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Re: RDF/JSON

From: David Wood <david@3roundstones.com>
Date: Sat, 27 Apr 2013 08:42:07 -0400
Message-Id: <A0B698CE-2267-4C62-AAAD-55B0E690E53E@3roundstones.com>
Cc: Arnaud Le Hors <lehors@us.ibm.com>, Martin Nally <martin.nally@gmail.com>, "public-rdf-comments@w3.org" <public-rdf-comments@w3.org>
To: Sandro Hawke <sandro@w3.org>
Thanks, Sandro, for sorting the admin issues.  I've moved the cc on this message to public-rdf-comments in case Martin replies.

Martin, are you not conflating data formats with data models?  Almost all current development patterns rely upon the technical components agreeing to a data format.  Thus, you are encouraged to have a client absorb the data data format used by your Mongo or Lucene DBs.  The thing with RDF is that we have many formats that use the same data model.  Why not convert between formats that best suit processing at any given stage?

Regards,
Dave


On Apr 26, 2013, at 23:17, Sandro Hawke <sandro@w3.org> wrote:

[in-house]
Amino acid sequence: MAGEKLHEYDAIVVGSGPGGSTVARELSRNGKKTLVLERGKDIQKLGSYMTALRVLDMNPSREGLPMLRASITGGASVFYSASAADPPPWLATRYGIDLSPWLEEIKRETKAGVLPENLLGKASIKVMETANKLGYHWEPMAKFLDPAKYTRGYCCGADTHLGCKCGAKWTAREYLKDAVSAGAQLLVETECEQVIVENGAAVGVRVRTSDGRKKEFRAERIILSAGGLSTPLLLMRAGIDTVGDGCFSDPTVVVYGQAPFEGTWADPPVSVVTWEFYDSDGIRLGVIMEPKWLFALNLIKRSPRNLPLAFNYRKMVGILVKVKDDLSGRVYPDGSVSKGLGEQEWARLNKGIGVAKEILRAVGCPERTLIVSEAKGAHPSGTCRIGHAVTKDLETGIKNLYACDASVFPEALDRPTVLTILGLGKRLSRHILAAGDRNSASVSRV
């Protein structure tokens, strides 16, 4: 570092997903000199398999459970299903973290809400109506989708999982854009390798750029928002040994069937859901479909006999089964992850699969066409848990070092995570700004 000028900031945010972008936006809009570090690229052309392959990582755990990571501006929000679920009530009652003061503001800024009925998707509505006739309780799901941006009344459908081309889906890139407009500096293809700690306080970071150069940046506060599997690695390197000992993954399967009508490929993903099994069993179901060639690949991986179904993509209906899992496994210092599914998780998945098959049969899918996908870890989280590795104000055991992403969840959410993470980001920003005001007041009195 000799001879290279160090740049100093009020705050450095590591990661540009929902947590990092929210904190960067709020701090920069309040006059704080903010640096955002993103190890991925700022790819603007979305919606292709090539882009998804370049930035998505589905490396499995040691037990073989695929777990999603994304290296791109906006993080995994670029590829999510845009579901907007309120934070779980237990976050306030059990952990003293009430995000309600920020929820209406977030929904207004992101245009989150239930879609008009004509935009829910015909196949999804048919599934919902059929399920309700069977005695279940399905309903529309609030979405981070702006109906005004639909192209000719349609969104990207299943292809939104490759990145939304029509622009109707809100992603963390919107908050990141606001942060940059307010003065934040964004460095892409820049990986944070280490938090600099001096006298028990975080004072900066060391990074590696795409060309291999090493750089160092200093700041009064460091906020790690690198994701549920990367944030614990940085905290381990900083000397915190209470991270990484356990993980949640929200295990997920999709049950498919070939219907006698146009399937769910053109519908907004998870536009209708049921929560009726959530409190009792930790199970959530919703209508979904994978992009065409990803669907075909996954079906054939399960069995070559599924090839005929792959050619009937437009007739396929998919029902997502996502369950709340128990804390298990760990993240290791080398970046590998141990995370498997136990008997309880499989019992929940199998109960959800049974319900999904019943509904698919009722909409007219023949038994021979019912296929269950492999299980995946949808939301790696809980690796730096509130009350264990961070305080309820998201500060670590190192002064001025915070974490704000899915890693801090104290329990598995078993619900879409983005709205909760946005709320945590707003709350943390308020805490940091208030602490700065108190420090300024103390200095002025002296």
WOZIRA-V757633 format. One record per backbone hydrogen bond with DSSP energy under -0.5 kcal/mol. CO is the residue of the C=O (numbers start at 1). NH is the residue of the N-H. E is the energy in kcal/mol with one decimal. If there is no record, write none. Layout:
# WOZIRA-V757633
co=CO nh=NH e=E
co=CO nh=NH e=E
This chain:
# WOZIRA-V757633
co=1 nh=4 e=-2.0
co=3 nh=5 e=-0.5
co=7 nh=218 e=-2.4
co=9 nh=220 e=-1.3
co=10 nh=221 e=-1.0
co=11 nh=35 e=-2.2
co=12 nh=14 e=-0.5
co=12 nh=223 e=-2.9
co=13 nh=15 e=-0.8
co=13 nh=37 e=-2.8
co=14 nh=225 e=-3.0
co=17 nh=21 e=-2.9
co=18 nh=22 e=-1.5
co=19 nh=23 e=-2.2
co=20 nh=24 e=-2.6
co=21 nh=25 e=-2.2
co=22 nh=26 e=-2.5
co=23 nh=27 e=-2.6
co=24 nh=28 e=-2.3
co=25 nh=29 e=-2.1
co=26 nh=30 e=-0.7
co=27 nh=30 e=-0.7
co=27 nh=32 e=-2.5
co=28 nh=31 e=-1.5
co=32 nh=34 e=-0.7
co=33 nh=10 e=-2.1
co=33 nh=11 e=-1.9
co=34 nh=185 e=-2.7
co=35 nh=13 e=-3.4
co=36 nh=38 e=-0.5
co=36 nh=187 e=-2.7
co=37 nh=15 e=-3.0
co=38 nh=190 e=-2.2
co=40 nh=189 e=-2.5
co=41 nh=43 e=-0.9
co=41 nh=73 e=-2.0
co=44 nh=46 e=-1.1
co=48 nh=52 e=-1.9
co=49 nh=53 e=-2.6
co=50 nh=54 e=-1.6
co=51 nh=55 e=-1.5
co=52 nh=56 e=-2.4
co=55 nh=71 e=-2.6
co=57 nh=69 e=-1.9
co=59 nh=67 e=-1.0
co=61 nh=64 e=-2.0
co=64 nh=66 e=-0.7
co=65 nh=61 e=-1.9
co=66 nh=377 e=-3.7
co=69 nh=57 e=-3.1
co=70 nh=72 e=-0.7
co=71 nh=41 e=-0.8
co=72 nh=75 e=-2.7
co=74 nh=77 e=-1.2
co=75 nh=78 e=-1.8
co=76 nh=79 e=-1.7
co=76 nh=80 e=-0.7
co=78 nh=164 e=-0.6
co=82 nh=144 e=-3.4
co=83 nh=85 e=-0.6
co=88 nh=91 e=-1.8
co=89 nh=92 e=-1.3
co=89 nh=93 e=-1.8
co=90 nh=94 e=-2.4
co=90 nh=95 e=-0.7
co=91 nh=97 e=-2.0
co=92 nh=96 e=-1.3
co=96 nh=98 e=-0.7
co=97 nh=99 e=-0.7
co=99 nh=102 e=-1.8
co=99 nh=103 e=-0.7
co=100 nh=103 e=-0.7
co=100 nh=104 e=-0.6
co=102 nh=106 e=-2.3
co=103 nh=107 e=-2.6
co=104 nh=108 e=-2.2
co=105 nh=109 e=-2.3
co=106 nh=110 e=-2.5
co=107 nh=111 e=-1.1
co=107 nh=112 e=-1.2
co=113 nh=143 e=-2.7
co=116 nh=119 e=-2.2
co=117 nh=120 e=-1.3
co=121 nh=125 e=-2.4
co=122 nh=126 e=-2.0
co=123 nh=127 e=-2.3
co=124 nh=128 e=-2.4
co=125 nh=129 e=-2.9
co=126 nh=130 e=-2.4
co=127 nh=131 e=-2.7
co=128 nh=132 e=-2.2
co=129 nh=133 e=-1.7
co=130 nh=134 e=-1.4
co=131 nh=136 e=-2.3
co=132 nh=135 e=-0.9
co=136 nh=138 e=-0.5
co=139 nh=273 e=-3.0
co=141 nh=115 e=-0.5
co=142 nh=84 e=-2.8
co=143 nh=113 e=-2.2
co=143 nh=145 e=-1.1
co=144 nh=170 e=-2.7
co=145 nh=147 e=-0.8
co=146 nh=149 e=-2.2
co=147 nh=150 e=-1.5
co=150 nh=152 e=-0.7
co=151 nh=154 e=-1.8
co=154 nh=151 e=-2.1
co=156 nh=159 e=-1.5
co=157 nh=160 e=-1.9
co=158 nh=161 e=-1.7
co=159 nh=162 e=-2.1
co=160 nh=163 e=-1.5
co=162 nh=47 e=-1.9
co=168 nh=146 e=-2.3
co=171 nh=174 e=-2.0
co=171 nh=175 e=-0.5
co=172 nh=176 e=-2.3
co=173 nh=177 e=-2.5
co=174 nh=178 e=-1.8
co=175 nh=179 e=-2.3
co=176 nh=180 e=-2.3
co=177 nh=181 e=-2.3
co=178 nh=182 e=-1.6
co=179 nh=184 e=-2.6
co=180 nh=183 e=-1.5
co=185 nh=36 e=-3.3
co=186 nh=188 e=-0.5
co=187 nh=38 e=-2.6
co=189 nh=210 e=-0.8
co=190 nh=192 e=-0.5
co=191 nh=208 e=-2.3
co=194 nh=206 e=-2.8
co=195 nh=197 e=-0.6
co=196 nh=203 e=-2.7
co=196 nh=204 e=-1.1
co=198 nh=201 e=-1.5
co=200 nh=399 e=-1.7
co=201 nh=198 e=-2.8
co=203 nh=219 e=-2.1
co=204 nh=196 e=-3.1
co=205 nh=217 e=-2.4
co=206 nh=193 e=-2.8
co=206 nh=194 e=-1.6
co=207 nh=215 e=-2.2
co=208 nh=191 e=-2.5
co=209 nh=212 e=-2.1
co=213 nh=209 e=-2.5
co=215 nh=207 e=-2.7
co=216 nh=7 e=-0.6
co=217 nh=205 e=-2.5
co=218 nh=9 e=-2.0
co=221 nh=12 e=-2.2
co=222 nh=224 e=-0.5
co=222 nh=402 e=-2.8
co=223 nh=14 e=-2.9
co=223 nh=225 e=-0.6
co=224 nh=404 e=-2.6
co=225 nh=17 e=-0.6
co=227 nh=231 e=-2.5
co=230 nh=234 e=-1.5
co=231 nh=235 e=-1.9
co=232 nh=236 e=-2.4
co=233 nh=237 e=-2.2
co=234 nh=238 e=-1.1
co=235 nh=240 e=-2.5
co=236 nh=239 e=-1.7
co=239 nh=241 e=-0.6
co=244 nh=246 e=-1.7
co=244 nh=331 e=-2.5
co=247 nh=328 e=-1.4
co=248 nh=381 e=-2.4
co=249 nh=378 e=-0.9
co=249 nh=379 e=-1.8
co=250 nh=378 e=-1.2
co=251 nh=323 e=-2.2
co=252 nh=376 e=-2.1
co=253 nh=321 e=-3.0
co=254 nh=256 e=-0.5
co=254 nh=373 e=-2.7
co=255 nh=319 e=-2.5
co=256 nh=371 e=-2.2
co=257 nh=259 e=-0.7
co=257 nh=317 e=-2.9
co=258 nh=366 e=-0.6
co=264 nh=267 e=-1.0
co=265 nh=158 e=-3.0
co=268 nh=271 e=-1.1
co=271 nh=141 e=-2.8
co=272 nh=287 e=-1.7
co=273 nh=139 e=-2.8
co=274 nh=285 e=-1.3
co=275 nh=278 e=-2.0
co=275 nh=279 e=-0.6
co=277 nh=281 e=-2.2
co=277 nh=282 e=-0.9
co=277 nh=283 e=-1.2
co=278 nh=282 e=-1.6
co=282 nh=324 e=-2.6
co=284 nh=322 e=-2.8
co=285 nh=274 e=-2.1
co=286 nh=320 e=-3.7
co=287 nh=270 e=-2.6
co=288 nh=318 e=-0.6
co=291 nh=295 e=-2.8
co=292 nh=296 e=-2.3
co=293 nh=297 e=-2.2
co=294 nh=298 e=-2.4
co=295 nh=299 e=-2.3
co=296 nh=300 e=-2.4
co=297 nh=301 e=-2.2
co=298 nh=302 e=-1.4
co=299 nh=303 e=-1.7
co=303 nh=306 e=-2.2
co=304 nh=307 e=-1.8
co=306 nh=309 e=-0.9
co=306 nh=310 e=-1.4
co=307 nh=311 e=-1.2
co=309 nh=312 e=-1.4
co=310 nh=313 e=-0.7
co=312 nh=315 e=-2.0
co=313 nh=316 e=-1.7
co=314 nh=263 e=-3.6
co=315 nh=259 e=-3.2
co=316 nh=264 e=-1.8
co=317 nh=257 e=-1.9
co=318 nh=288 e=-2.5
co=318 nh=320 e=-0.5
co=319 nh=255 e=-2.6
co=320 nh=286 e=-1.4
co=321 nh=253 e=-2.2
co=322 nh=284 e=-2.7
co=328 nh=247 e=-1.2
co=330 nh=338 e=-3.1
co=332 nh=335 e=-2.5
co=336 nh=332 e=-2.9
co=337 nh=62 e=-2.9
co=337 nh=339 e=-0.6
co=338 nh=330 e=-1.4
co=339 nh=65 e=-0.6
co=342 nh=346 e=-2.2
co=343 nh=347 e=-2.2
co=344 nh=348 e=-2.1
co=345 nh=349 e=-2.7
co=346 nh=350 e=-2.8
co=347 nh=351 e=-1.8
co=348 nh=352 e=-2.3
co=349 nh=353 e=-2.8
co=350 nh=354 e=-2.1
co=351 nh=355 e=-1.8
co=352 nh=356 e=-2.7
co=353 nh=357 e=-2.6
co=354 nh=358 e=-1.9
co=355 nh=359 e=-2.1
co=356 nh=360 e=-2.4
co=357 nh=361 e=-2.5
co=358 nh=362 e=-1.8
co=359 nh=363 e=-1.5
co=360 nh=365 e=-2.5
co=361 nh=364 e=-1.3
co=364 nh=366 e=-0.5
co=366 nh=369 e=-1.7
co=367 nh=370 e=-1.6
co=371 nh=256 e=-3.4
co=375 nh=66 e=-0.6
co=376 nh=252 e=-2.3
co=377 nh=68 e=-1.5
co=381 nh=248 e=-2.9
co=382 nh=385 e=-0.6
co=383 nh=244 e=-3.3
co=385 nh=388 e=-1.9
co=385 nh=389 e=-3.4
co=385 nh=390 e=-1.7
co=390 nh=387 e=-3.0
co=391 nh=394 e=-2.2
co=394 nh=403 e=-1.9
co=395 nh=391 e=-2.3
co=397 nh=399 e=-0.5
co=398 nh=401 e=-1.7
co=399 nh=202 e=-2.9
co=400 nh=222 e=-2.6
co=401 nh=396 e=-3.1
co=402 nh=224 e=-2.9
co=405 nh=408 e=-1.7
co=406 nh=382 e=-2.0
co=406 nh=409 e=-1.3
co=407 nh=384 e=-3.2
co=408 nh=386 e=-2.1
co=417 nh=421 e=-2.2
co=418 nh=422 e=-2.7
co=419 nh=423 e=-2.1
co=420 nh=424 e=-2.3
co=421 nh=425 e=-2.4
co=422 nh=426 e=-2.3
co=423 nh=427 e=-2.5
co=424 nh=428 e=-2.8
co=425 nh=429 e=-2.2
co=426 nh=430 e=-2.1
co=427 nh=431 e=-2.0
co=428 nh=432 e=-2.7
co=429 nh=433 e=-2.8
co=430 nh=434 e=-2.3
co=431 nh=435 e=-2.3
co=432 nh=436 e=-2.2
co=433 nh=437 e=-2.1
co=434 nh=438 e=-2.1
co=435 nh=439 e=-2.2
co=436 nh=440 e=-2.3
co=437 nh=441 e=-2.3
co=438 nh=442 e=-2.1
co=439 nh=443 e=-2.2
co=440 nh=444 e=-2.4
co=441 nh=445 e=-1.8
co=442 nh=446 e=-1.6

> On 04/25/2013 12:11 PM, Arnaud Le Hors wrote:
>> My colleague Martin Nally sent a response to Markus but because he's not subscribed to the list his message was put on hold for moderation. I thought this would only take a day or two but it's not happened so I'm forwarding his message to avoid any further delay. I suggest you copy him in any response though. 
>> Thanks.
> 
> 
> Sorry about this - only WG members can post to the WG list; everyone else is supposed to post to public-rdf-comments.  That's a bit of pain, but (ironically) it's supposed to help us make sure we're not forgetting to reply to any comments.   The main failing is the reply that's sent says something else; I've put in a request to change that.
> 
> On the substance of the comment -- I find it rather compelling and am not sure how to proceed.   The bit about "Databases like to query on predicates" was particularly interesting....   An odd contrast to direct access from JS.
> 
> Arnaud/Martin, how ideally would you like to proceed on this?   Just make RDF/JSON a note?   Or something else?    Should the two be aligned in those "details" where they differ?  On the point about documentation, would it help if there were a simple, mostly self-contained section of the JSON-LD spec you could point to?
> 
>      -- Sandro 
> 
>> --
>> Arnaud  Le Hors - Software Standards Architect - IBM Software Group
>> 
>> ----- Forwarded by Arnaud Le Hors/Cupertino/IBM on 04/25/2013 09:01 AM ----- 
>> 
>> From:        Martin Nally <martin.nally@gmail.com> 
>> To:        Arnaud Le Hors <lehors@us.ibm.com> 
>> Date:        04/17/2013 12:21 PM 
>> Subject:        Fwd: RDF/JSON 
>> 
>> 
>> Markus, 
>>